San Diego catcher Nick Hundley’s future might come down to becoming best friends with the Padres’ pitching staff.
So far, the pitchers are warming up to the former University of Arizona catcher despite him being with the big league team for less than a year.
“Nick does great,” said San Diego pitcher Chris Young. “He is a good target. He knows exactly what I am trying to do. He works with me and is a leader back there.
“I really enjoyed throwing to him last September down the stretch. I got on a great roll with him and there is no doubt this year I will be just as successful with him back there.”
Hundley, 25, did not play in San Diego’s 16-3 win over the Arizona Diamondbacks on Monday at Tucson Electric Park.
The Padres, who have named Hundley their starting catcher for this season, are comfortable with his bat, despite the fact he hit just .237 after being called up from Triple-A Portland in July.
The organization is monitoring his relationship with the pitchers more than anything else.
“He is really taking responsibility for a very demanding position,” said San Diego manager Bud Black. “I expect a lot from Nick. I think he has it in him to be a fine catcher in the big leagues.
“The big thing is he has to keep the lines of communications open every day. He has to talk to the pitchers. That is one thing I stress with the pitcher/catcher relationships being so important.”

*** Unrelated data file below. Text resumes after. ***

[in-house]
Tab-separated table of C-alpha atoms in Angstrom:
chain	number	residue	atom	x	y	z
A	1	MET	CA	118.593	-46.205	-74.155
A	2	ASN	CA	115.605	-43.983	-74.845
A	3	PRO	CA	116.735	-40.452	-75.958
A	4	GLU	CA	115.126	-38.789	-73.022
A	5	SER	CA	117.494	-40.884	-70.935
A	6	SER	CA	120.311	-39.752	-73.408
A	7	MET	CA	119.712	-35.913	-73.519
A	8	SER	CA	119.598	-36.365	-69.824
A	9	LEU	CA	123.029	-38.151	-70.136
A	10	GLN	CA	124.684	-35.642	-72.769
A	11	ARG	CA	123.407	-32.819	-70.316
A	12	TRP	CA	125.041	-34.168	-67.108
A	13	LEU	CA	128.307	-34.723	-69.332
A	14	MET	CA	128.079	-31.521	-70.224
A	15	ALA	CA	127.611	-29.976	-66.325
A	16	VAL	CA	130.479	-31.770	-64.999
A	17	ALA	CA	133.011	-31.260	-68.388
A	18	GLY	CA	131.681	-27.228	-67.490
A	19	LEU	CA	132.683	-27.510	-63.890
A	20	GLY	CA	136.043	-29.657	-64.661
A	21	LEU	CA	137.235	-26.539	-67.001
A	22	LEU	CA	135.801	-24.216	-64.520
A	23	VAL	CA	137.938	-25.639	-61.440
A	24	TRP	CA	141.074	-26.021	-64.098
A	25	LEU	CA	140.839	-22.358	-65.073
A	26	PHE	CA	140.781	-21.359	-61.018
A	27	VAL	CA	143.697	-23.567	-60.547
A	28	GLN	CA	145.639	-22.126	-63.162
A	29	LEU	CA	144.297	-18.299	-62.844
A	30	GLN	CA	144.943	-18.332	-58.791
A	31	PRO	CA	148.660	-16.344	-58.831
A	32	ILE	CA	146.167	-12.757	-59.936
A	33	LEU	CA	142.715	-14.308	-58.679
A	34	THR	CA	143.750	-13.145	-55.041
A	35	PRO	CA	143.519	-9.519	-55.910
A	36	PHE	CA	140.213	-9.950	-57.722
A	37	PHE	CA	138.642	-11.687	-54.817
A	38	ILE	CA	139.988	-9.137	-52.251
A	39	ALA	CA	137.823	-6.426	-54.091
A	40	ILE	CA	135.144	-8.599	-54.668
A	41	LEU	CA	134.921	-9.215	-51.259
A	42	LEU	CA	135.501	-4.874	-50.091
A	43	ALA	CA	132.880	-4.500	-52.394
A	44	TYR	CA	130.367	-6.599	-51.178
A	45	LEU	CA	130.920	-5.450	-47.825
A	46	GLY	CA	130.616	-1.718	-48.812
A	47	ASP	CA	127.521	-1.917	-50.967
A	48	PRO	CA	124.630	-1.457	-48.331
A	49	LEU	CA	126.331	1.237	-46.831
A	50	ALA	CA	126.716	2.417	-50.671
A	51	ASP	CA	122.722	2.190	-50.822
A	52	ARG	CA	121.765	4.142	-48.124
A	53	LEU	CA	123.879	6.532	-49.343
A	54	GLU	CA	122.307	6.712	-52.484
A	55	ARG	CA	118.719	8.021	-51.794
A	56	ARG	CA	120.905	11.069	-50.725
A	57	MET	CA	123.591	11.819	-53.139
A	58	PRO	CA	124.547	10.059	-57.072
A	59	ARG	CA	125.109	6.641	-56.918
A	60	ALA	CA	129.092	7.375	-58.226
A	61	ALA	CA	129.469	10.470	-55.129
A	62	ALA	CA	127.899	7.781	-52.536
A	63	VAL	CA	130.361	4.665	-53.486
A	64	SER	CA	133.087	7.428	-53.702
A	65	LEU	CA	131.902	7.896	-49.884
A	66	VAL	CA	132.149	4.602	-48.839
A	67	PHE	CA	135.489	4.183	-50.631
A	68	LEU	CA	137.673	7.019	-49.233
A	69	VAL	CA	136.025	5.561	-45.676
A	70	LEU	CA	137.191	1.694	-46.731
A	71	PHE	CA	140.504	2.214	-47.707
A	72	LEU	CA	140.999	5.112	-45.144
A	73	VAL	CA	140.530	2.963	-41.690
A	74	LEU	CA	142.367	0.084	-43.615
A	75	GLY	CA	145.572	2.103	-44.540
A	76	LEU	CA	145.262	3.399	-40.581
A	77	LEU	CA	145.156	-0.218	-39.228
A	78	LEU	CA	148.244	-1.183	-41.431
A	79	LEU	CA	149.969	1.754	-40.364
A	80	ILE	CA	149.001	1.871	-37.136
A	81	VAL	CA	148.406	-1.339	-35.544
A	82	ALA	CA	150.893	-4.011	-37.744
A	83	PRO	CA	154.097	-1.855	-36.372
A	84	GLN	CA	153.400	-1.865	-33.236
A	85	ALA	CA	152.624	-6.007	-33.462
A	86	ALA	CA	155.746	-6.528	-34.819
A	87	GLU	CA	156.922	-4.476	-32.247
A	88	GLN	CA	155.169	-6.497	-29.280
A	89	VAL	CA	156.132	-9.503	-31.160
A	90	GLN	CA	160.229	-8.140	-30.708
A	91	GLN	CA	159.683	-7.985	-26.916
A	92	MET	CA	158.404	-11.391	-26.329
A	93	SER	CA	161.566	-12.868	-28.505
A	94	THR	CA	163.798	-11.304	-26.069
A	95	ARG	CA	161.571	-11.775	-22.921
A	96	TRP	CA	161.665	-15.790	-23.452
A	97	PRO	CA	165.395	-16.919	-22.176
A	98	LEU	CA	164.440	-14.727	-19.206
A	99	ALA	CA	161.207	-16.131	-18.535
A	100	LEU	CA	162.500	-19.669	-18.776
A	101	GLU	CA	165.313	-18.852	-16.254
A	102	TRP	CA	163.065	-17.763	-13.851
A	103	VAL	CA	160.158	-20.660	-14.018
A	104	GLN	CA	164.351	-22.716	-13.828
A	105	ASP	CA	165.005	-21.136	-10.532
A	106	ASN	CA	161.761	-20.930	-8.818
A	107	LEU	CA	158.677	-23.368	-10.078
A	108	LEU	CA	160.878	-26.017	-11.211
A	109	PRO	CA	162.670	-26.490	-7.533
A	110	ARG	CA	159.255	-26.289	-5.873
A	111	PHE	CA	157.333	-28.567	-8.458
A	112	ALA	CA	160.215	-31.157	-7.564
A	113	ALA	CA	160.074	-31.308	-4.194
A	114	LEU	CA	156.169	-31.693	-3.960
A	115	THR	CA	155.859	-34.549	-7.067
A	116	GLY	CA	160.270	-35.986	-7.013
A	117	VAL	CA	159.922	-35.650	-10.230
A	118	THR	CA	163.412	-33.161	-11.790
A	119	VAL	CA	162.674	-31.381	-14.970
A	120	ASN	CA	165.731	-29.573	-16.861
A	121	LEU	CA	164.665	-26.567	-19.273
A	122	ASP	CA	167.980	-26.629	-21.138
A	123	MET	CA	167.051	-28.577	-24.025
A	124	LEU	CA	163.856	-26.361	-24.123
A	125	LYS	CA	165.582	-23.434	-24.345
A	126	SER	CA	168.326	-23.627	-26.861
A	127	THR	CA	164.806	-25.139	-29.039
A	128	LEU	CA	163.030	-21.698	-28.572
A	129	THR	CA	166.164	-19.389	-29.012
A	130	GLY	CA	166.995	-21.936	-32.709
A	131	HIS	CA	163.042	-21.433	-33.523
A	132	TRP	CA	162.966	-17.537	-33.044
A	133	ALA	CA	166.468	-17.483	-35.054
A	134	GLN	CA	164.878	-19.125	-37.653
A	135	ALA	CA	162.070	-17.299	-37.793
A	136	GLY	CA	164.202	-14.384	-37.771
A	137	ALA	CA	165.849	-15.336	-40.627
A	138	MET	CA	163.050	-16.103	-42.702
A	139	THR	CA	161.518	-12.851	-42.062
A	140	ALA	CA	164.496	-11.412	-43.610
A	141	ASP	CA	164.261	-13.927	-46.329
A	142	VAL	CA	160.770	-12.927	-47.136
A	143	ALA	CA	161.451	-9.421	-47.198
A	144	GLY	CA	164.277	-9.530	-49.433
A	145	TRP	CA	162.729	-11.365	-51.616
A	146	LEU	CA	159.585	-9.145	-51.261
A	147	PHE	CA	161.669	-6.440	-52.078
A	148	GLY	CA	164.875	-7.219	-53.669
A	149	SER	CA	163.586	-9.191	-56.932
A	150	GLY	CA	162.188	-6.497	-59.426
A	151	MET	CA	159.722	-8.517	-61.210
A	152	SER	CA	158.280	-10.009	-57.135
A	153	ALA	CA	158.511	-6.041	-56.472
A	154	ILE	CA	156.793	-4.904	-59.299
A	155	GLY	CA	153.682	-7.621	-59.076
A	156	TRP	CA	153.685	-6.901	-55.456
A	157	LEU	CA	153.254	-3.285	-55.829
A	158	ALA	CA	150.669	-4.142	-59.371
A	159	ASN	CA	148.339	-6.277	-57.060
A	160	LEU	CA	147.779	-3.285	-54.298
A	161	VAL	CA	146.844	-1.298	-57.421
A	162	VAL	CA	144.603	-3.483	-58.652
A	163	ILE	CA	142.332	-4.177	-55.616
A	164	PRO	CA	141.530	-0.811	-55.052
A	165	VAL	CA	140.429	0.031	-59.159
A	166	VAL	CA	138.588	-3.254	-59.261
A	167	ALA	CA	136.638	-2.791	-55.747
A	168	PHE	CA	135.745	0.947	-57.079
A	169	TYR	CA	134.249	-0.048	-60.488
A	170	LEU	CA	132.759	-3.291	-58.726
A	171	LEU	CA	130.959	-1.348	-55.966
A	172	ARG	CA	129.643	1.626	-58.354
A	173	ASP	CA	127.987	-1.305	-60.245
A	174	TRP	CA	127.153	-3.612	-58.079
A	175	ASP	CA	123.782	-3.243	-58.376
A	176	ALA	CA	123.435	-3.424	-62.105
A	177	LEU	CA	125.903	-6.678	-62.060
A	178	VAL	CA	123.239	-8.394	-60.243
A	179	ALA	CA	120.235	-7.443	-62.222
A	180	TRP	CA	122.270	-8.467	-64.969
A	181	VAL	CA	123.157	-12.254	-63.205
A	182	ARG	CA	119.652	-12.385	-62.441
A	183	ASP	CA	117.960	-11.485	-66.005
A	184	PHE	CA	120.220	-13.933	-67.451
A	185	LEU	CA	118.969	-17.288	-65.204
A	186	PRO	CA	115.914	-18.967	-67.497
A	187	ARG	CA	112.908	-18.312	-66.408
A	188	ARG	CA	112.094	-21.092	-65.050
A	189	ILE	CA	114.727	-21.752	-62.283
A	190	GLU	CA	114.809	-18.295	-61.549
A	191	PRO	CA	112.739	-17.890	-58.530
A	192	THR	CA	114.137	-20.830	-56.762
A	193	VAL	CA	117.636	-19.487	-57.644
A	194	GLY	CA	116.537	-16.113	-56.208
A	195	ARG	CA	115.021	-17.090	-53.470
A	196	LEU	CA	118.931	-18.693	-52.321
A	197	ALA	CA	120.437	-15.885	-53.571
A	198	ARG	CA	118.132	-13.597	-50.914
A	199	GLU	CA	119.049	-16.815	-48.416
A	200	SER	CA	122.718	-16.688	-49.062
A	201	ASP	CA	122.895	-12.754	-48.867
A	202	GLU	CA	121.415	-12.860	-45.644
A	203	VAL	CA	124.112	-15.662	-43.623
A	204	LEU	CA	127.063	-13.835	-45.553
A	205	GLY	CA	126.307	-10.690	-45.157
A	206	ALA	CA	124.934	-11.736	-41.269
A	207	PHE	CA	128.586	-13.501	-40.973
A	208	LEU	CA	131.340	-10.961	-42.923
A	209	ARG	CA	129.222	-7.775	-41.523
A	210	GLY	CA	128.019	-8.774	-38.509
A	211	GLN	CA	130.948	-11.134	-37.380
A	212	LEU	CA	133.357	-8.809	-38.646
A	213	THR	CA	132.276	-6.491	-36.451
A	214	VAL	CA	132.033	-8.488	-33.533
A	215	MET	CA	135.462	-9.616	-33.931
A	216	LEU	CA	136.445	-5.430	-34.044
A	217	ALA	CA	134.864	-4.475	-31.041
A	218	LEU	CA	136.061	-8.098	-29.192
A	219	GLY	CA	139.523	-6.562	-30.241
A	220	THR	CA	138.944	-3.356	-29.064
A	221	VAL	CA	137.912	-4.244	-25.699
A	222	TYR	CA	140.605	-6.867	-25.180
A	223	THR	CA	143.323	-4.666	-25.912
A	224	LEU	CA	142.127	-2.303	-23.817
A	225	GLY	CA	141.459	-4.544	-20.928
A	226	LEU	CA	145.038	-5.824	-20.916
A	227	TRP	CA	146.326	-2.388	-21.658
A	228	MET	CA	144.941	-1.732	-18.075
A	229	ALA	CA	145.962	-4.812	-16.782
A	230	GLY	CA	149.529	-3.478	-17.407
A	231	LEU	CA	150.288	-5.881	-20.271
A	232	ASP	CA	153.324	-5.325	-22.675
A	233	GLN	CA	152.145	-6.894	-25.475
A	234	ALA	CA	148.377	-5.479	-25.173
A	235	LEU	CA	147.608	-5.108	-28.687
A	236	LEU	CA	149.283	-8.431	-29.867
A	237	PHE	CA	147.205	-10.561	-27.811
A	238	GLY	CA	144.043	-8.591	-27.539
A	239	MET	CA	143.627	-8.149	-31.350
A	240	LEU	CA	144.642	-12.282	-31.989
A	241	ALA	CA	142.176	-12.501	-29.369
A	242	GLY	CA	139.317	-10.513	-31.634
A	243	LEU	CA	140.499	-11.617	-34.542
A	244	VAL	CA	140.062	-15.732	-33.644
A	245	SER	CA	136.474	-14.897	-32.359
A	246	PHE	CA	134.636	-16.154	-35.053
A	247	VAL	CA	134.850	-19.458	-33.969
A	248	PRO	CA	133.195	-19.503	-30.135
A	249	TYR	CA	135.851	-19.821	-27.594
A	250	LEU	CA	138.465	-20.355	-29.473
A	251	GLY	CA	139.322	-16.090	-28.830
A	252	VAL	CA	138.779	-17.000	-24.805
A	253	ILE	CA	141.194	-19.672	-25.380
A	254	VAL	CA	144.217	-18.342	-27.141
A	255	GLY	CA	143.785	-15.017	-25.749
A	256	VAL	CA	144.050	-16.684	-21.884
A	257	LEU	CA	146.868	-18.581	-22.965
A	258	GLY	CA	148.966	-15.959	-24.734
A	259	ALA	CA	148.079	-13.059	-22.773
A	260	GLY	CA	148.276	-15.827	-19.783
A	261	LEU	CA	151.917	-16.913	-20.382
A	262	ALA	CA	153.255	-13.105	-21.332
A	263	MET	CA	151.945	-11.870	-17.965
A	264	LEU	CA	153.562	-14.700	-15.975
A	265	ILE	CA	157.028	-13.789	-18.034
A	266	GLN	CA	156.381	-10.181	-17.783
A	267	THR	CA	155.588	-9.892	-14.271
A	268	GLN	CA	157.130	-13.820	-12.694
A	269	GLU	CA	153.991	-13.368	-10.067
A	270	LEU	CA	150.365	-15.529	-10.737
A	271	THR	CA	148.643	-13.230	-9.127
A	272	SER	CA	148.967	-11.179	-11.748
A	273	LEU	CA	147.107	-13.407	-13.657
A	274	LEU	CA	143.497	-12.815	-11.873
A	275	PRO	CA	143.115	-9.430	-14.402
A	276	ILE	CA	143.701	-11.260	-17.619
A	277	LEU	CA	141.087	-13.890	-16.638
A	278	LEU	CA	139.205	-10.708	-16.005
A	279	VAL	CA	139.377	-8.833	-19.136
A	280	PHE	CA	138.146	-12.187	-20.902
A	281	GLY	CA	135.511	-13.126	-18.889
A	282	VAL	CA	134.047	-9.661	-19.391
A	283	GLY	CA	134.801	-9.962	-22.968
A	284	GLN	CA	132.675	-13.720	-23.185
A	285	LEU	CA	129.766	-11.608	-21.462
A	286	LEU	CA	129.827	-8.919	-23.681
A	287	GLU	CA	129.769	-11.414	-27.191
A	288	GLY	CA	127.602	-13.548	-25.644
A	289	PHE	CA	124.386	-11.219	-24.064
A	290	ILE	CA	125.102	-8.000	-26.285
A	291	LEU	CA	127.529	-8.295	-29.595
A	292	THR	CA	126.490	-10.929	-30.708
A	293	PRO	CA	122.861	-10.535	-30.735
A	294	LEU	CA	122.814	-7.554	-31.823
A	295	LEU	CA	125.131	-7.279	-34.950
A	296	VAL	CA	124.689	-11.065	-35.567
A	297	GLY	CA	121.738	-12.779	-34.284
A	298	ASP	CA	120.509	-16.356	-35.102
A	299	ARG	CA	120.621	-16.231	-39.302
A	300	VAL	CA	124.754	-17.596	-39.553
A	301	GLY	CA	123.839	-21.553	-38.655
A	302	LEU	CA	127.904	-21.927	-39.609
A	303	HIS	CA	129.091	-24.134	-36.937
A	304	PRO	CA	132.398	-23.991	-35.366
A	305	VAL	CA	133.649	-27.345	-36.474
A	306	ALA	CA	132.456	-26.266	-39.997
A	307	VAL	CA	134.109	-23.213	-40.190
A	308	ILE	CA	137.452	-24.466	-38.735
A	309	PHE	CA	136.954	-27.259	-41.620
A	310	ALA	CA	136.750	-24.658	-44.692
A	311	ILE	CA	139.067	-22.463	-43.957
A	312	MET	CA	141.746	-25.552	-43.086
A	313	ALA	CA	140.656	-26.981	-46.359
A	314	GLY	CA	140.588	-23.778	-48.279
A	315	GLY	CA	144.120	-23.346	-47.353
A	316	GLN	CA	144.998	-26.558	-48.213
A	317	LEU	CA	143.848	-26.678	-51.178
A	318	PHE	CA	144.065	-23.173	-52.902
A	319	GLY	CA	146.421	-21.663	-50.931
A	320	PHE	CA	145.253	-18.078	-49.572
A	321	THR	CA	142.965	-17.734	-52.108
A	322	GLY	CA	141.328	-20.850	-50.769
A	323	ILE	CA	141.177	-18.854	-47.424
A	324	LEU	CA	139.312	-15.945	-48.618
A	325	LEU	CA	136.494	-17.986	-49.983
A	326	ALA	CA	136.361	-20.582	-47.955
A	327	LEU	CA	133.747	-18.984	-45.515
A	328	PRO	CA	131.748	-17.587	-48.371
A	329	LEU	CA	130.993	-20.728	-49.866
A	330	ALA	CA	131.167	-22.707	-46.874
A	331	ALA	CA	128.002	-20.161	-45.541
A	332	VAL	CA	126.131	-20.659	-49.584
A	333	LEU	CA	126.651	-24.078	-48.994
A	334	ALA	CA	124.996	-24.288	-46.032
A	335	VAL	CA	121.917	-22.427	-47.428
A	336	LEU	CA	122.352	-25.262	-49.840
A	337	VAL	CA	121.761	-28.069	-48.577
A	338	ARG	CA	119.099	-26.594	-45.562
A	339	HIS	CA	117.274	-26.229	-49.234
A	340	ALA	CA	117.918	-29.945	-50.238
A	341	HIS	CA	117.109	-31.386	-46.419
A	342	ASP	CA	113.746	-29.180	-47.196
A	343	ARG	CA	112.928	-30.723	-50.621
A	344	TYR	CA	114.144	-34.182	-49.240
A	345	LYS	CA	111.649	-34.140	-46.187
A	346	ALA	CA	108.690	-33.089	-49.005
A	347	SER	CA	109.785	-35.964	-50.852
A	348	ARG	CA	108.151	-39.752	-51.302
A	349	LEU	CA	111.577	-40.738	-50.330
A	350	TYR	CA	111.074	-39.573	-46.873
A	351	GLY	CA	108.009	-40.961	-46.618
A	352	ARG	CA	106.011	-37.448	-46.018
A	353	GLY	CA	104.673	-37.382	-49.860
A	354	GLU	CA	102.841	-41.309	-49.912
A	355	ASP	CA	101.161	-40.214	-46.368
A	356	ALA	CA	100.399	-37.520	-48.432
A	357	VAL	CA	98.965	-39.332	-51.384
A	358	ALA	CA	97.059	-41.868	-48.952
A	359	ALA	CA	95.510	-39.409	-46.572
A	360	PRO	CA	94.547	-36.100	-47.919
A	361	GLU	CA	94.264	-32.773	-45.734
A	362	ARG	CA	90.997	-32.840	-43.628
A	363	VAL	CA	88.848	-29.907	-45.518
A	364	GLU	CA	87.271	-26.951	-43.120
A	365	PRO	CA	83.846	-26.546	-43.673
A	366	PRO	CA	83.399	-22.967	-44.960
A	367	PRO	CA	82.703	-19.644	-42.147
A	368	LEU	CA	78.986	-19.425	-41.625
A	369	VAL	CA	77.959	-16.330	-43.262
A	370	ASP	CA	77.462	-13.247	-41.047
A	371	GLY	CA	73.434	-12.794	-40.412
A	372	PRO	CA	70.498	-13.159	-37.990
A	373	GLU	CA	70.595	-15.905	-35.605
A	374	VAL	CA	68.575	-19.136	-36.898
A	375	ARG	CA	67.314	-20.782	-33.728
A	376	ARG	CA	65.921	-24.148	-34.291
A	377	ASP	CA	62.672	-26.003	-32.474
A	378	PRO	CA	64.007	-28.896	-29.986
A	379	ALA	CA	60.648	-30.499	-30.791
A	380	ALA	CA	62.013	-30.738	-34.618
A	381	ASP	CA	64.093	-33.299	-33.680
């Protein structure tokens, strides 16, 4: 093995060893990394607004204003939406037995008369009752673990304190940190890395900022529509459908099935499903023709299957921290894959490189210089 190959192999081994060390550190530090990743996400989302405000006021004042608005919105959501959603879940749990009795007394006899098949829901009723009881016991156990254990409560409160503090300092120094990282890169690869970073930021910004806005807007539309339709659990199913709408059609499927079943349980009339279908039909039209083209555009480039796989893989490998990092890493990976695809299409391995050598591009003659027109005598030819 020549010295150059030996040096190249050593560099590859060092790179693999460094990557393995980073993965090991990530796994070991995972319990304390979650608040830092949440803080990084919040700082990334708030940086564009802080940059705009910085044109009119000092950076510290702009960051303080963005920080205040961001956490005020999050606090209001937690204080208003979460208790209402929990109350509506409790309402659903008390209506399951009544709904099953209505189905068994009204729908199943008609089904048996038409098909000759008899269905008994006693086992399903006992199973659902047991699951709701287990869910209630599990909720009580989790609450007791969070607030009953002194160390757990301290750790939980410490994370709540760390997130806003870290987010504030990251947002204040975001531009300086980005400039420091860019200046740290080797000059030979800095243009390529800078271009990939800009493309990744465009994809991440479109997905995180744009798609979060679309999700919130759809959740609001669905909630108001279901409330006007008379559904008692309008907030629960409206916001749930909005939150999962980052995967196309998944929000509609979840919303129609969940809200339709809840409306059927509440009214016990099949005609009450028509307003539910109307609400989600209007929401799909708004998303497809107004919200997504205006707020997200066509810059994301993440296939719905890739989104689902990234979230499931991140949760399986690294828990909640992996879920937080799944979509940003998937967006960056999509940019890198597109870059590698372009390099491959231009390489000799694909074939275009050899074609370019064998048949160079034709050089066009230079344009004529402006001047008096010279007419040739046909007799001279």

“They have to trust physically he will block balls in the dirt and that he will make plays behind the plate for them late in the games.”
Nobody knows his role better than Hundley himself, who helped the Wildcats get to the College World Series in 2004.
Hundley has already earned a reputation for throwing runners out. He topped San Diego catchers a year ago by throwing out 13 of 55 potential base stealers.
The only question remaining is how he handles the pitchers and his positioning behind the plate.
“It is such a great staff, you have to make sure they are getting their strikes,” Hundley said. “If you take pitches away it is huge. When you have guys like (Colorado’s) Garrett Atkins and Todd Helton and you are not getting good pitches for your guys it is going to be a long day.”
Hundley is expected to supply more power as he gets accustomed to major league pitching. He hit 50 homers in 316 minor league games.
He had five homers, seven doubles, a triple and drove in 24 runs during his 60 games with the Padres last year.
“It was nervous at first not knowing what you were in store for and not knowing if you measure up to the best in the world,” Hundley said. “There are some good players. Each level is a huge step up. If you don’t treat it like that, you are going to be left behind.”